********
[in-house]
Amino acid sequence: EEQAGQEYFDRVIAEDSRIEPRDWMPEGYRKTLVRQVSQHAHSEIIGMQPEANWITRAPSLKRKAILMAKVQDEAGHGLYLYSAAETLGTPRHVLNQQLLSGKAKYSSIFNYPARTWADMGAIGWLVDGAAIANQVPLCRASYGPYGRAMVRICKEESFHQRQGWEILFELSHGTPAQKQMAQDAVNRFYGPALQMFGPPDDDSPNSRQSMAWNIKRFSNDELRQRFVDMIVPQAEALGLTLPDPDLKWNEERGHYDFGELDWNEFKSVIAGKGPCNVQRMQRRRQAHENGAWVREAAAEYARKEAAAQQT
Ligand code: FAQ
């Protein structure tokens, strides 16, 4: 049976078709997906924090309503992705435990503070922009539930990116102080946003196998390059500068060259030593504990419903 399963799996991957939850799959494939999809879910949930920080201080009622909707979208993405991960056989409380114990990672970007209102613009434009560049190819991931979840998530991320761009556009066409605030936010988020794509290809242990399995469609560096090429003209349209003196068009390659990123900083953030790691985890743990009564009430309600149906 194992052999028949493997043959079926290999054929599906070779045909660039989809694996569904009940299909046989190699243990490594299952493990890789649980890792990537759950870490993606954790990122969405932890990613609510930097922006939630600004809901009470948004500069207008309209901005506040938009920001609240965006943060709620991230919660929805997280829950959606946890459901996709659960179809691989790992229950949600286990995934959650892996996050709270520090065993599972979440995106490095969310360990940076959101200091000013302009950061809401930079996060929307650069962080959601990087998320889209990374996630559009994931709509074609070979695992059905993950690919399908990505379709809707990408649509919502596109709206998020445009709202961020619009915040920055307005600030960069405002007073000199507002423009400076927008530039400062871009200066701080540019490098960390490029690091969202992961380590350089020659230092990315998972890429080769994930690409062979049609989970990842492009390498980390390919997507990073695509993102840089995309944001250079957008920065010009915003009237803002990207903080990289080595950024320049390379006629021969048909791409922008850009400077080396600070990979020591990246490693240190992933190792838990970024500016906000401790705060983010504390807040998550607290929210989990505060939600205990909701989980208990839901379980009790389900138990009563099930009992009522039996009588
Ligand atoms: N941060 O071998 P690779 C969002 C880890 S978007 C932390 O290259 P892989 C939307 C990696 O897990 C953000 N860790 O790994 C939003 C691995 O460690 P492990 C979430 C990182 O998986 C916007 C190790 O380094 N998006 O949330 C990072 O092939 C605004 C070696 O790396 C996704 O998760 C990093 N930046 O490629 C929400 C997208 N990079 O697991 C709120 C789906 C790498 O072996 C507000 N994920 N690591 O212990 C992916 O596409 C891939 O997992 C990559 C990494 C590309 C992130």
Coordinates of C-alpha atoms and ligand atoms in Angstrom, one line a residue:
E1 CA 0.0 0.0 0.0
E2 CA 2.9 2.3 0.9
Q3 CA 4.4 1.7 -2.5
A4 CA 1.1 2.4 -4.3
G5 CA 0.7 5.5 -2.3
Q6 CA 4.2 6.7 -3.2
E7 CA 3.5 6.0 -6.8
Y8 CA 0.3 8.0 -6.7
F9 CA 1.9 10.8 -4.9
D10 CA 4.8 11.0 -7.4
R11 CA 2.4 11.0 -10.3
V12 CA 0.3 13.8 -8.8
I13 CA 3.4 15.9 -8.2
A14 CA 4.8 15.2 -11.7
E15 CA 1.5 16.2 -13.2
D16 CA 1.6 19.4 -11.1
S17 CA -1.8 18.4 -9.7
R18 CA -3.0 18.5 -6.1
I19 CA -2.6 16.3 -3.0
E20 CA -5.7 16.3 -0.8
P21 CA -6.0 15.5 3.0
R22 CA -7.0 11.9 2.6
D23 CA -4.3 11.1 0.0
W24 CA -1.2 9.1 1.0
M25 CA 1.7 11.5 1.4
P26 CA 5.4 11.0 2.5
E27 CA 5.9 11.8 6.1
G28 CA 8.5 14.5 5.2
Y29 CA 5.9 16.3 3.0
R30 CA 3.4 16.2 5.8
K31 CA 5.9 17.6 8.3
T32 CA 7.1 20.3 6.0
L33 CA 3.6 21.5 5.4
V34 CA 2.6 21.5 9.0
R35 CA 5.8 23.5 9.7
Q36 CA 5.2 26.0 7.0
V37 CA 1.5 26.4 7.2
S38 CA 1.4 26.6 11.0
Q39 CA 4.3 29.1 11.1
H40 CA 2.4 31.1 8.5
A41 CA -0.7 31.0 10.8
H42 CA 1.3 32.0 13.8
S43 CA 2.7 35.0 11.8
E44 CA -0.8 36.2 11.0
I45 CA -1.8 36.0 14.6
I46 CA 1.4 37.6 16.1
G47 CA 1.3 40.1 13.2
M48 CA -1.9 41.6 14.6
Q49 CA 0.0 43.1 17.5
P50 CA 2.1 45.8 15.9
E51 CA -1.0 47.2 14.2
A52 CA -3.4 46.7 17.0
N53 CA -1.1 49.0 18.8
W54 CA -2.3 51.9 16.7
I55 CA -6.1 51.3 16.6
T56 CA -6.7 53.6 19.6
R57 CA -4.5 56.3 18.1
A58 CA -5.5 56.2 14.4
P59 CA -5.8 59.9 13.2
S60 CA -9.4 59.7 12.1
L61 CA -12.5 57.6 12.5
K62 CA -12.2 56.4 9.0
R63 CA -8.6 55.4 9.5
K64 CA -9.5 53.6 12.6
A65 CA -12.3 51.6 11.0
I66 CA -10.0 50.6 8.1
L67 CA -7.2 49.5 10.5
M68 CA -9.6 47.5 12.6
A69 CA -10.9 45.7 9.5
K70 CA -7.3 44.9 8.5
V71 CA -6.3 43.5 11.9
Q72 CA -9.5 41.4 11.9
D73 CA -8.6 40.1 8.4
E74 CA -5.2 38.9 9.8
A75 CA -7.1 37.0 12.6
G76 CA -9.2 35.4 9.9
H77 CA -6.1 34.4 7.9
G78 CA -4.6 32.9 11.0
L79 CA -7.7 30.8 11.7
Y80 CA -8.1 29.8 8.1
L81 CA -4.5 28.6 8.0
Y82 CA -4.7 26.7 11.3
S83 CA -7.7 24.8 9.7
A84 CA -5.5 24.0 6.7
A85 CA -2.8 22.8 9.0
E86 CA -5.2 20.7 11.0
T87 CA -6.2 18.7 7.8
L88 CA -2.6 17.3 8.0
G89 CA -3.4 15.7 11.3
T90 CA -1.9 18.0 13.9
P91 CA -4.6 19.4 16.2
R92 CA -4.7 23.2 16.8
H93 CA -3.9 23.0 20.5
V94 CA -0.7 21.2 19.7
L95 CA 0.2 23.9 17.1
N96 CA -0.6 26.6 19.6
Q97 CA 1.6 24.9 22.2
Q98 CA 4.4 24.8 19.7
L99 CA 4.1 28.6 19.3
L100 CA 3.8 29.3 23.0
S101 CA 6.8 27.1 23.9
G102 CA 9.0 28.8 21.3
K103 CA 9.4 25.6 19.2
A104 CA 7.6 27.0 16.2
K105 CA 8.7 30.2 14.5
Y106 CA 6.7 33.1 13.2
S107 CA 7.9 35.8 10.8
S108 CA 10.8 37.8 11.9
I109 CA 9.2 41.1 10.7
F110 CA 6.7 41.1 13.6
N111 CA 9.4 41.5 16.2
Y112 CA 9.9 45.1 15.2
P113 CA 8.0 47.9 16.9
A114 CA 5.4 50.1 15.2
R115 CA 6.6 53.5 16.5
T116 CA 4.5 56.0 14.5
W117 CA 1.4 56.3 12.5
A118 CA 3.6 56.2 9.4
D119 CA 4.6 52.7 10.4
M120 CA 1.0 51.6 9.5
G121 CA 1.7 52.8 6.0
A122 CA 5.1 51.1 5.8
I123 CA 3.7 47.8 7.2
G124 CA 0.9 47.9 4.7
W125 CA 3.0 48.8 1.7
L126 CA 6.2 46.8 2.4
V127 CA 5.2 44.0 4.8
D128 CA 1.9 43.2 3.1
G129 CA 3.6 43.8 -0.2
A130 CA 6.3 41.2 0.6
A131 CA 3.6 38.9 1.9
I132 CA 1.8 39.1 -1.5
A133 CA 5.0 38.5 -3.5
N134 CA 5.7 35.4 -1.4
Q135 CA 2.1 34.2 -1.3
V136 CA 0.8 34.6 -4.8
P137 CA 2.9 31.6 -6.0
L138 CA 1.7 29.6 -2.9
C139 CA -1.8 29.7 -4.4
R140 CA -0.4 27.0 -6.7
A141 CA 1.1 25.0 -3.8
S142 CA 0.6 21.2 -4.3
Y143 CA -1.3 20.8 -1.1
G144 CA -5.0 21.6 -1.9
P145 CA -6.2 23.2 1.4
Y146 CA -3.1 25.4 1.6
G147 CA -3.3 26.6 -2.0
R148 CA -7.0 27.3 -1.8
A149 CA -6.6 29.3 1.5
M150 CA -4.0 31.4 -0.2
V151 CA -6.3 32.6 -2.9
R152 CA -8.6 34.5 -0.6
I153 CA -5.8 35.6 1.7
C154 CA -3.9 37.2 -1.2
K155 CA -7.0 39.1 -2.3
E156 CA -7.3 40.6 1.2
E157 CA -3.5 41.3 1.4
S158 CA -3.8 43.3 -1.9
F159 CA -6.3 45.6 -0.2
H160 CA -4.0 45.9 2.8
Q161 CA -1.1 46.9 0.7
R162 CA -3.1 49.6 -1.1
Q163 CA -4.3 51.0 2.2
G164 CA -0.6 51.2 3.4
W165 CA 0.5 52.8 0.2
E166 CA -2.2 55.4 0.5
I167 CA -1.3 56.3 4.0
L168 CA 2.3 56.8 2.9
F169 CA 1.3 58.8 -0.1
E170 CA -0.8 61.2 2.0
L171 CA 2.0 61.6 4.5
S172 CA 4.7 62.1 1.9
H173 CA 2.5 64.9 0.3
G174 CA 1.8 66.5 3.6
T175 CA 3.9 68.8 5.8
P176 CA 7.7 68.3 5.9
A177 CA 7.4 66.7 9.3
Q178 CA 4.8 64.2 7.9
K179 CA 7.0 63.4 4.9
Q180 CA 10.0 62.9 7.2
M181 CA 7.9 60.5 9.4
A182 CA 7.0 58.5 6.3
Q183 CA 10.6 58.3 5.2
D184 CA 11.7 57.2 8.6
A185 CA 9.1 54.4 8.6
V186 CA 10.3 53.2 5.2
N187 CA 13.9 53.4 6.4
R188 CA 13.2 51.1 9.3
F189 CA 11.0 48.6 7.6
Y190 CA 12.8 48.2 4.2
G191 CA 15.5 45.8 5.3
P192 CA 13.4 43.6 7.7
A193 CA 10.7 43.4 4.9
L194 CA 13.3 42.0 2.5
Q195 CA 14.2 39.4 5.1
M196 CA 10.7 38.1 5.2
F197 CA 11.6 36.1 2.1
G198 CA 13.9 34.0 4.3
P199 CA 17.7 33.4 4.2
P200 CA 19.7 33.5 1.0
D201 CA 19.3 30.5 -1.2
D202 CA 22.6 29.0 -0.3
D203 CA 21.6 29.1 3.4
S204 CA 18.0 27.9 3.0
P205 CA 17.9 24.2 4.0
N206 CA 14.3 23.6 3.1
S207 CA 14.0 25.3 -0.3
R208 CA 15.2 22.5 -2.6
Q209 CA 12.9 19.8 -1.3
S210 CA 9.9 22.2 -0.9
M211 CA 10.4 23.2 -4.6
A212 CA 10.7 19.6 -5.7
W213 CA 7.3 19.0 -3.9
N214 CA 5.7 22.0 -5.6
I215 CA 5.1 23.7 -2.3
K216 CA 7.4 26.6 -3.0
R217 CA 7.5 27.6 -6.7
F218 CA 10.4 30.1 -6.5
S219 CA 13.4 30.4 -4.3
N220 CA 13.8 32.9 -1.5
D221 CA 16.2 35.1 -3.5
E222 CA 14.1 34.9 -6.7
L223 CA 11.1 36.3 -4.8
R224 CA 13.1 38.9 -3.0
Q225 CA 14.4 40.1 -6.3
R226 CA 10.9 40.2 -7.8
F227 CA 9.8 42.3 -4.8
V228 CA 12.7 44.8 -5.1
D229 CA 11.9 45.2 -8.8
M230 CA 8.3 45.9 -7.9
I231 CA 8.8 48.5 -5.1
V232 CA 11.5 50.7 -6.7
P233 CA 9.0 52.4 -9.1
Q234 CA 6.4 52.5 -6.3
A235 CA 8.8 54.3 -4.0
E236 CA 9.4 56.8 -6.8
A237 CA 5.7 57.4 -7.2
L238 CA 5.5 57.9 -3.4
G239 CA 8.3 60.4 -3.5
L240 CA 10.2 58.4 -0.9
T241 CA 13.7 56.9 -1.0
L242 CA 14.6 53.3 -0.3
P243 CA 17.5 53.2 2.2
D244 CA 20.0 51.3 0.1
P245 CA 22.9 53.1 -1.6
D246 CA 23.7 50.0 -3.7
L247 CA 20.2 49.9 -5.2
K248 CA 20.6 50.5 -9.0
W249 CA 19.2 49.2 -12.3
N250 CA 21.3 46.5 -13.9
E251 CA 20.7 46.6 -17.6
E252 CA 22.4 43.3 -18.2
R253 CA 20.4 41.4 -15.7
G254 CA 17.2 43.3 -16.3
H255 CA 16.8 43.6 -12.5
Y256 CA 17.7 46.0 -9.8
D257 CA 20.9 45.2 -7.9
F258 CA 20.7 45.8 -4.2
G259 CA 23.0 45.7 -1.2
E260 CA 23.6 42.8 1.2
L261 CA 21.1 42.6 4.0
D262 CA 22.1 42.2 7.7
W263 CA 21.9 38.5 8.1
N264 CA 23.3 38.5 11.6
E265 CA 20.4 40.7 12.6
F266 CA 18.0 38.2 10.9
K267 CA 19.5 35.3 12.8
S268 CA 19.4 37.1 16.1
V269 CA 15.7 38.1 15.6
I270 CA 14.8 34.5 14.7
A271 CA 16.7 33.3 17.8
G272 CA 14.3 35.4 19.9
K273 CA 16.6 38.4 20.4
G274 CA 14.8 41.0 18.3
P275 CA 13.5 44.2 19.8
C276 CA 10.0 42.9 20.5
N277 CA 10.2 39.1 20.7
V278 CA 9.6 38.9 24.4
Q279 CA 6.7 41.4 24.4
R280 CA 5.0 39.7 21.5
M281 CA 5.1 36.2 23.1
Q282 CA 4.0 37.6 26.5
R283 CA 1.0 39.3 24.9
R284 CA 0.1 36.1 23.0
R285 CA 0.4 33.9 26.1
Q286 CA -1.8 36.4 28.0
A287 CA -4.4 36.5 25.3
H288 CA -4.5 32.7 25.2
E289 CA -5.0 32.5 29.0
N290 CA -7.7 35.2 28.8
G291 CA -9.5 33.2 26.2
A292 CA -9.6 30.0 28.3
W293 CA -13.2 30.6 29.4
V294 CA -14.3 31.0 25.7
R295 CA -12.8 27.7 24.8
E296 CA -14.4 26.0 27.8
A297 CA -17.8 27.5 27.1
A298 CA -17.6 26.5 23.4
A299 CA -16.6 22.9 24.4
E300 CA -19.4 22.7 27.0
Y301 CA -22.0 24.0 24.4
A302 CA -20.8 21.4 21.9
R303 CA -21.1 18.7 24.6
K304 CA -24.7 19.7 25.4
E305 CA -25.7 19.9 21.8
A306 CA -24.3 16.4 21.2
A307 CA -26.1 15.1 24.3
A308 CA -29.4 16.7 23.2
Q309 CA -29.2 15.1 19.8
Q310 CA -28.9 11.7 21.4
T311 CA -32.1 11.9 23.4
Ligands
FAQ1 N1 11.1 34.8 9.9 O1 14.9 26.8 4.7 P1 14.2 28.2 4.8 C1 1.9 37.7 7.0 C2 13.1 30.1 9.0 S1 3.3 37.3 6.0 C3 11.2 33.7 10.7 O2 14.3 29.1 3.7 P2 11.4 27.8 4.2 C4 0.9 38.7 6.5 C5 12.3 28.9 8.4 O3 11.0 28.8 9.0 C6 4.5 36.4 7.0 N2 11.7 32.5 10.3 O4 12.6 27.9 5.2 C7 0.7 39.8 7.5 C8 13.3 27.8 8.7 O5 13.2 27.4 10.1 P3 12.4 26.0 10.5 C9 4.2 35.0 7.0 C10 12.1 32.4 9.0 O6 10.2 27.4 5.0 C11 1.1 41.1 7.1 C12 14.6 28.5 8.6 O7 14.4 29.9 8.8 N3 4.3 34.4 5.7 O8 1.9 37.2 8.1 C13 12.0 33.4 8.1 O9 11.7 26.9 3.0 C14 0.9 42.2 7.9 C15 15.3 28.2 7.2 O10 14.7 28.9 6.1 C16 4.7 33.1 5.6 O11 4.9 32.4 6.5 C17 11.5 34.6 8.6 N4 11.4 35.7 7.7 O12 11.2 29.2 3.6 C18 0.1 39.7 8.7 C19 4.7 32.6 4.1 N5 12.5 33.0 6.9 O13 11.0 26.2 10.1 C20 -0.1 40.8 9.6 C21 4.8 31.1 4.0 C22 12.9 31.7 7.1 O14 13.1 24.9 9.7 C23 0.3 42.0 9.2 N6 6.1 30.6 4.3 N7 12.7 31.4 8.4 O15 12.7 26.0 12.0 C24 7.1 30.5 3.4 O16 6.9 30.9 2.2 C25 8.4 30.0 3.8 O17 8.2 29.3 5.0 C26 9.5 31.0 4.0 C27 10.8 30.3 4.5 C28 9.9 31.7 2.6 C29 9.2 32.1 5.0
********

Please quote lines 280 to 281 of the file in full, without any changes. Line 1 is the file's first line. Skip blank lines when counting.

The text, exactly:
G274 CA 14.8 41.0 18.3
P275 CA 13.5 44.2 19.8